Fellini has shown his idealized woman before, and they are the kinds of women who are the height of beauty like Claudia Cardinale at twenty-five. Very few of the women Casanova pursues are of that caliber of beauty. So, you take how Marcello is willing to forget everything for Sylvia in La Dolce Vita and you apply that to nearly every woman Casanova comes across, and you can begin to see how little Fellini thinks of Casanova. Casanova loses himself over a humpback, the world’s tallest woman, and the grotesquely dressed and made-up nun. He does come across women as beautiful as Claudia Cardinale, but Casanova can’t keep himself to them. The chief encounter is with a woman named Isabella, played by Silvana Fusacchia. The two agree to meet in a hotel in Dresden, but as Casanova waits for the encounter that never takes place, he finds the hunchback with an insatiable lust. Instead of waiting for this beautiful woman, he decides to lose himself in a carnivalesque orgy with the hunchback.
The movie’s final moments are key. Resigned to his station, Casanova dreams of the women he has had over his life, and he settles into a dance on a frozen lake with Rosalba, a mechanic sex doll he had bedded. In his dreams, she’s the only woman he could ever love, a receptacle for his sexual organ and nothing more. She has no thoughts or desires of her own, just a passive acceptance of pleasing his sexual urges.
I think that Fellini could have made this point in a two-hour movie, though. The extended runtime doesn’t really do the movie many favors. Reading about the movie’s production in this contemporary account from The New York Times, I see that the production was extremely loose with Fellini completely changing characters and scenes when non-professional actors would show up in order to match the actors and characters more fully. He would spend weeks filming a couple pages of the script. He used his script as a guide rather than strict directions, a practice he was comfortable with, and I think Casanova would have benefited from a more structured production. He wasn’t playing with memory like in Amacord or Roma, he was telling the story of a man, and it would have benefited from a clearer view of the man’s downfall into a pathetic joke in a small foreign palace.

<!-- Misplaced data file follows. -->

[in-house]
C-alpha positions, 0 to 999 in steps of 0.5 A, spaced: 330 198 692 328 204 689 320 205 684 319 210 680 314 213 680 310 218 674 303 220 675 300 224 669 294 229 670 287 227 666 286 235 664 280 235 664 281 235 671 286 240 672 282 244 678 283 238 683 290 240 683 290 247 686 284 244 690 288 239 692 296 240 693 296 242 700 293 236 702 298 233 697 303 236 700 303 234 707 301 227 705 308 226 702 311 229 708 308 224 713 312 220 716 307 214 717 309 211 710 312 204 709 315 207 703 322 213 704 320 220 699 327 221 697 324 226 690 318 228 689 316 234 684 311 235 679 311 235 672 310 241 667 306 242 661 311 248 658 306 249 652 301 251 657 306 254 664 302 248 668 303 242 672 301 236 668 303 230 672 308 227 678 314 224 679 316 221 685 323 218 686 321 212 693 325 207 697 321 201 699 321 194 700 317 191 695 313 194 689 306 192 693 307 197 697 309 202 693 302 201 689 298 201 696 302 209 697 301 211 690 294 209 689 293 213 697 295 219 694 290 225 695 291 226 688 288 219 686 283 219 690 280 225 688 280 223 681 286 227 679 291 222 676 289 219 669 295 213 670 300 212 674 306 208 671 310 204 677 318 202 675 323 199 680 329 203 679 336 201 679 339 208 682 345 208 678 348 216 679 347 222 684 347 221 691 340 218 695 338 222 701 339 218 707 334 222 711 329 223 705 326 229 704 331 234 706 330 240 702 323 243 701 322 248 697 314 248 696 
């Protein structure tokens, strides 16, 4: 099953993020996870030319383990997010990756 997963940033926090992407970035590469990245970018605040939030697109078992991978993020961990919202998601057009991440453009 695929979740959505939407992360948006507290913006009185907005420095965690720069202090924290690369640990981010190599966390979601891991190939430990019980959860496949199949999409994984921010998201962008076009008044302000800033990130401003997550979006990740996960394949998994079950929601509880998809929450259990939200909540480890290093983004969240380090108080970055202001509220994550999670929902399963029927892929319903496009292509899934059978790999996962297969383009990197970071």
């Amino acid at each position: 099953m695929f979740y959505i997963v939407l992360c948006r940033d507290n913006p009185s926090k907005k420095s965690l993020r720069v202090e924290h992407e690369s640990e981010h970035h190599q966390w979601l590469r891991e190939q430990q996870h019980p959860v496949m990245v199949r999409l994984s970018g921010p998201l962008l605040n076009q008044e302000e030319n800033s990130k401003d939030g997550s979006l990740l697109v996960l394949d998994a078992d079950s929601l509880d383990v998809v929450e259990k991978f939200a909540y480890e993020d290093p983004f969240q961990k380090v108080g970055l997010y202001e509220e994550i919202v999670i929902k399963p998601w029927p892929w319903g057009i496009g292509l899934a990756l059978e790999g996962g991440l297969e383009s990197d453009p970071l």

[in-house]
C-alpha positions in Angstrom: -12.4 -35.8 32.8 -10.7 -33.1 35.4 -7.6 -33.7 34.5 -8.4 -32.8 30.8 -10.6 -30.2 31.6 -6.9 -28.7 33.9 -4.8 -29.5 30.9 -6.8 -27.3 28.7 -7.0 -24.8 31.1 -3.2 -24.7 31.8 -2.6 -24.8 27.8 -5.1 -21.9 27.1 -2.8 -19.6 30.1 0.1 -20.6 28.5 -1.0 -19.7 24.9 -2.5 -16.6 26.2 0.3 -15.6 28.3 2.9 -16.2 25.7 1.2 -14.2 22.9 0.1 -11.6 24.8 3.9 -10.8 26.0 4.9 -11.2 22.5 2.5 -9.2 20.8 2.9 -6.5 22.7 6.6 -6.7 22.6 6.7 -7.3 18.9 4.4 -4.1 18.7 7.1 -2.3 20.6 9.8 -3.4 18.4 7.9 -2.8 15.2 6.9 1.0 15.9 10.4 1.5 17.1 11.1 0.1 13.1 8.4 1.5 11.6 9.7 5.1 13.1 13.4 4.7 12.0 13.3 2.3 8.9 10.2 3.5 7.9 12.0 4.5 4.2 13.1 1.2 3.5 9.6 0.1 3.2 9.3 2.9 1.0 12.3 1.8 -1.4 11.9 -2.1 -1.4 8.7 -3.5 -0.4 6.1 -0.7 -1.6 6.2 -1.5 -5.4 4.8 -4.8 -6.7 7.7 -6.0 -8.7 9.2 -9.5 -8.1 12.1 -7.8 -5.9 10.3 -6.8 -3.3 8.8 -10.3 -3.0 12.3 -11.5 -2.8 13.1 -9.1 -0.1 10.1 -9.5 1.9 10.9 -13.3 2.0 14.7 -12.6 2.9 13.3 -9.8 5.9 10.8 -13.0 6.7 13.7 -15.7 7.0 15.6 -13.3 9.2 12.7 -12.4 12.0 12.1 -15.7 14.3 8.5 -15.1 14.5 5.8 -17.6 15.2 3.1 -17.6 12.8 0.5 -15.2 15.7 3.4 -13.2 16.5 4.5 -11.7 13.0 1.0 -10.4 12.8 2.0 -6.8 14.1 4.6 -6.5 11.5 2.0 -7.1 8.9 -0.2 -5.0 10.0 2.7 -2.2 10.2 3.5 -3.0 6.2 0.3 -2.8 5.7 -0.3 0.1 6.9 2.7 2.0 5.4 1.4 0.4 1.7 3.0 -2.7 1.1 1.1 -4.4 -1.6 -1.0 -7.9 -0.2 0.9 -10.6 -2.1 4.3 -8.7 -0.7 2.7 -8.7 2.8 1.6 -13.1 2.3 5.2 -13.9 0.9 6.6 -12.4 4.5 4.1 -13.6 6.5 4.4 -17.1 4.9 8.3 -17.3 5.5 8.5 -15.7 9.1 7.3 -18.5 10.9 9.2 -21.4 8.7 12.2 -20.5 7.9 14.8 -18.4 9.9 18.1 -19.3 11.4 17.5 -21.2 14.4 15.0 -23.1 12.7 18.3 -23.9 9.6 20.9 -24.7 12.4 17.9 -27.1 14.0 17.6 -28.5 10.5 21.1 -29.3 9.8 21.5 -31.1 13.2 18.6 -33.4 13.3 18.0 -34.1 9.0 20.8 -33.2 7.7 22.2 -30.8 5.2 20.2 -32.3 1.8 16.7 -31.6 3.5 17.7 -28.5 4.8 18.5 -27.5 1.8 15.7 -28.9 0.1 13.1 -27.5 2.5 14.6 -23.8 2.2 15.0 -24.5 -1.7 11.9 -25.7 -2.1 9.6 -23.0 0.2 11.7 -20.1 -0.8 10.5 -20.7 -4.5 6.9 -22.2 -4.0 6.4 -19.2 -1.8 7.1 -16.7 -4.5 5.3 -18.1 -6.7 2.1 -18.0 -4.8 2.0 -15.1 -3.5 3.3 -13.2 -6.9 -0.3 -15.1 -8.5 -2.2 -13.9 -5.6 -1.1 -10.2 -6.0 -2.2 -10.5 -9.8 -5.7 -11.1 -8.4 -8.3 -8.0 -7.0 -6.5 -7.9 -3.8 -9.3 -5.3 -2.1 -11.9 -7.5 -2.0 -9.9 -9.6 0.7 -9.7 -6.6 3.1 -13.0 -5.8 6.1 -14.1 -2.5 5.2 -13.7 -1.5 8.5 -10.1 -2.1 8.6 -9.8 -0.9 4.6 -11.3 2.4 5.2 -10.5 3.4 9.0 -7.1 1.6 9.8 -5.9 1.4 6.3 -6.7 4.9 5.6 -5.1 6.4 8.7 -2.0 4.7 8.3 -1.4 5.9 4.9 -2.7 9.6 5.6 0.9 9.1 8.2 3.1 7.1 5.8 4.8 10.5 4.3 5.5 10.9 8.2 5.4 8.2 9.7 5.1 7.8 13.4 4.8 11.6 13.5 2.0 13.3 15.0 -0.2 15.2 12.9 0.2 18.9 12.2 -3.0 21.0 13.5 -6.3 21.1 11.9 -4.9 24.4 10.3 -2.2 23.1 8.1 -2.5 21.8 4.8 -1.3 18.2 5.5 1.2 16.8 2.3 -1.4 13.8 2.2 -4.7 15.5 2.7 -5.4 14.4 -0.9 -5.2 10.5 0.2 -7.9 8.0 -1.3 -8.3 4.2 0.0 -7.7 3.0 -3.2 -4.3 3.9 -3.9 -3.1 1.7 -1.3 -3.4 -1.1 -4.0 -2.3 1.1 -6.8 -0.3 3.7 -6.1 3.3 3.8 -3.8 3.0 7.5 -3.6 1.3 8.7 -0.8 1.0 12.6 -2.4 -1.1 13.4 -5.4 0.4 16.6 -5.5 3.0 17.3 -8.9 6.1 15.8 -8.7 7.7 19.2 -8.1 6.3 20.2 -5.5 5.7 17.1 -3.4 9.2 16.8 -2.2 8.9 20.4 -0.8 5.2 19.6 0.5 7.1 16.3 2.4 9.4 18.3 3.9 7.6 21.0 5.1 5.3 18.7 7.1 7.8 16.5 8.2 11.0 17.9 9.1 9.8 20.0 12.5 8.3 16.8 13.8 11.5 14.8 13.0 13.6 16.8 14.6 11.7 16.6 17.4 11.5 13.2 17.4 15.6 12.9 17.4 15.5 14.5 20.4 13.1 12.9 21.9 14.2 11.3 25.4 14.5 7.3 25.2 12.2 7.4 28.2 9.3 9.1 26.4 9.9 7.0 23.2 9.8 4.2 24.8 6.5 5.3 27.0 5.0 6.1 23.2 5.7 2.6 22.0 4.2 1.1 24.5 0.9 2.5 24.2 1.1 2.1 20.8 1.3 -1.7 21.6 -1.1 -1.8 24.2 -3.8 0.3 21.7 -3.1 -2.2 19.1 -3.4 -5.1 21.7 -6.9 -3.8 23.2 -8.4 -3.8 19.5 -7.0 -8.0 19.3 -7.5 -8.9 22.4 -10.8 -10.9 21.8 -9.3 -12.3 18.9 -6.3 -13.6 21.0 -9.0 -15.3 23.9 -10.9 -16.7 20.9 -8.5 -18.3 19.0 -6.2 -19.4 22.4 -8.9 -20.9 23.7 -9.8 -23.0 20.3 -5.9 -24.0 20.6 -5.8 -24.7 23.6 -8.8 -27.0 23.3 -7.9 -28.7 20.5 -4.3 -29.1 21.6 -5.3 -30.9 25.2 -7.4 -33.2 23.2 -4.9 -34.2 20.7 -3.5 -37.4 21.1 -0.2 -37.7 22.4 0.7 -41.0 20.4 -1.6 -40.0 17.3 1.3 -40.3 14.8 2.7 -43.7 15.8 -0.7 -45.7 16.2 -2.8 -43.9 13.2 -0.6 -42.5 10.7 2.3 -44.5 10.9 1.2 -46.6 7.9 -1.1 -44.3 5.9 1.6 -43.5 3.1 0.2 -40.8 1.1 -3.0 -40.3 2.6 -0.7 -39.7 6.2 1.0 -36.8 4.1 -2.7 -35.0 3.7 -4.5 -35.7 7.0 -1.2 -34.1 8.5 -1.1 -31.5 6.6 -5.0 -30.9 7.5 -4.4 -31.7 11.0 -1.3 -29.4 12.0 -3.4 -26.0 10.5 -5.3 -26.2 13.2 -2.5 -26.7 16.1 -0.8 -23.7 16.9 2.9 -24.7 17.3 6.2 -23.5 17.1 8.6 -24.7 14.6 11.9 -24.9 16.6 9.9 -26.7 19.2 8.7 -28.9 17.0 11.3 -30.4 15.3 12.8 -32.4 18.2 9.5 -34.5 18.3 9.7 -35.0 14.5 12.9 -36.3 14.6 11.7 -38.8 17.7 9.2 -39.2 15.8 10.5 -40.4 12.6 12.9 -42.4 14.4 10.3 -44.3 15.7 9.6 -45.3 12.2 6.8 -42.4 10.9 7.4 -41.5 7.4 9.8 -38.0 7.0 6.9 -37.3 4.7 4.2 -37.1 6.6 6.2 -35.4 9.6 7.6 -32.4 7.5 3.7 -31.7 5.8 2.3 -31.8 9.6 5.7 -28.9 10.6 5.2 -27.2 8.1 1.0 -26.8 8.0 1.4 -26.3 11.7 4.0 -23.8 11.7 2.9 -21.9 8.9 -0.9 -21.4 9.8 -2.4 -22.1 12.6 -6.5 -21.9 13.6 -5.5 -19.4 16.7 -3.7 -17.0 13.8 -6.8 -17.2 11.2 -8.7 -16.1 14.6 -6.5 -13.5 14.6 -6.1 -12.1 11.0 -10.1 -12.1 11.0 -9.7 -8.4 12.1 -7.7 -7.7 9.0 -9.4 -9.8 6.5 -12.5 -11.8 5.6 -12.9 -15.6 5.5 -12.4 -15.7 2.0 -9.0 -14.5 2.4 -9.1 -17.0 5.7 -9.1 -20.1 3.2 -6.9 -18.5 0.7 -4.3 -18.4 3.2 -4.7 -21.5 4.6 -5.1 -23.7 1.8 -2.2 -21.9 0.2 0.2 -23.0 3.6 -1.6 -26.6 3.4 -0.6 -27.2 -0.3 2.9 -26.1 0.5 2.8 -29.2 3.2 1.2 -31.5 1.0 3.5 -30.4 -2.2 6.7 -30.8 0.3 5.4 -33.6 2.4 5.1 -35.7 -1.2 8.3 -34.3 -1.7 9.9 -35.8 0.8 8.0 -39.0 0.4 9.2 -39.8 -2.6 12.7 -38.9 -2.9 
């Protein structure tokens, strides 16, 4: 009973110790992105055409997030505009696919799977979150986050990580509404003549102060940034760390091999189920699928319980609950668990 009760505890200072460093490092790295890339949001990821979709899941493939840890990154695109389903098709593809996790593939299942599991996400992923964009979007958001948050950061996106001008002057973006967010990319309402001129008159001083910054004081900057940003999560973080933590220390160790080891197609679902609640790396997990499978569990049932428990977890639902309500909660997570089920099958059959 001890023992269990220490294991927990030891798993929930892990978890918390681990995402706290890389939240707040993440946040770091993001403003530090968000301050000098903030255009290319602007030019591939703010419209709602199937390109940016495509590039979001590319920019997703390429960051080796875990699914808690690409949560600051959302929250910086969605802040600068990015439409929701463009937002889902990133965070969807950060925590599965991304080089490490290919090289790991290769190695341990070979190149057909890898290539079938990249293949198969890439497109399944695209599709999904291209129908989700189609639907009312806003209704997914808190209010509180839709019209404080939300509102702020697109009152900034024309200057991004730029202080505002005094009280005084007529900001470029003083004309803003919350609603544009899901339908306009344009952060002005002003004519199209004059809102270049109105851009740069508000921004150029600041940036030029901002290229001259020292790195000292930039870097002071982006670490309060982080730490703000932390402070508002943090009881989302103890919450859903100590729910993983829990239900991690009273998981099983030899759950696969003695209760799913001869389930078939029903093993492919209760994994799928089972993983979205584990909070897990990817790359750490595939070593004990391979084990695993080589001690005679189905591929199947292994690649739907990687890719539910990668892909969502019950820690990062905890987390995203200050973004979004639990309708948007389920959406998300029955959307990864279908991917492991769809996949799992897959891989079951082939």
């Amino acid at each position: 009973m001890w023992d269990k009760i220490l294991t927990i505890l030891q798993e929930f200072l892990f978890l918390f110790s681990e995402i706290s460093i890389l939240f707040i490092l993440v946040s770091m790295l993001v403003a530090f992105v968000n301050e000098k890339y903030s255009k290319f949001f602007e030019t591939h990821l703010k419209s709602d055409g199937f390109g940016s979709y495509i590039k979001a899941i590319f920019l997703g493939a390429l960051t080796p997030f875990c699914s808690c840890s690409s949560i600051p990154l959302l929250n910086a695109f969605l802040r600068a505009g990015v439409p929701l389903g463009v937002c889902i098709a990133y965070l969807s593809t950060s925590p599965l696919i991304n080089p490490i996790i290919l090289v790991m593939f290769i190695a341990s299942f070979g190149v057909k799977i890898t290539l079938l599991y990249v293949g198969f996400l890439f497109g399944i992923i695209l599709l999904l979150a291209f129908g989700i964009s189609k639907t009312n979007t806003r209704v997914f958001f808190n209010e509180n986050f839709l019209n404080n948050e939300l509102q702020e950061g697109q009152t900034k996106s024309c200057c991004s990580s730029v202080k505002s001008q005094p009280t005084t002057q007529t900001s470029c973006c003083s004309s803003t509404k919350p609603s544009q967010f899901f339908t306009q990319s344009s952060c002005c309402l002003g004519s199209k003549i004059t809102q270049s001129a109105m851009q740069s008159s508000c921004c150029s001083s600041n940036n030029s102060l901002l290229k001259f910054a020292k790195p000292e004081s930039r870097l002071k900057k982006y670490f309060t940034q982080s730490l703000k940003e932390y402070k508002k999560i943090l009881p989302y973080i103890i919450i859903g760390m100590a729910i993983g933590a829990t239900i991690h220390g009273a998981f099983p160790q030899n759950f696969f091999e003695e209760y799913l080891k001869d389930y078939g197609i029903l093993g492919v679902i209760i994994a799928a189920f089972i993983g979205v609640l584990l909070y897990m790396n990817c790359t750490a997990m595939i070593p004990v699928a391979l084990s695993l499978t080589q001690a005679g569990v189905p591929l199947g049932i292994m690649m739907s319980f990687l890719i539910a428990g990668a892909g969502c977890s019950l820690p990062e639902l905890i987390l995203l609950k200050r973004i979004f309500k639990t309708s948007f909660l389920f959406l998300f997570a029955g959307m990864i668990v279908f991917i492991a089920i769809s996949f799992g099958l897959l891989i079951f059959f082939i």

What’s there for that two-and-a-half hours is never dull, though. Fellini threw himself at this project, creating a living world of plasticity in which Casanova floats. Fellini just hated Casanova, and he wanted to convince the world that Casanova was worthy of contempt, not adoration or admiration. It’s interesting that a man considered a lover of women would disdain another so much, but I think the core of that contrast is that Fellini felt like he actually loved the women he bedded but Casanova didn’t, that he loved no one but himself.
5 thoughts on “Fellini’s Casanova”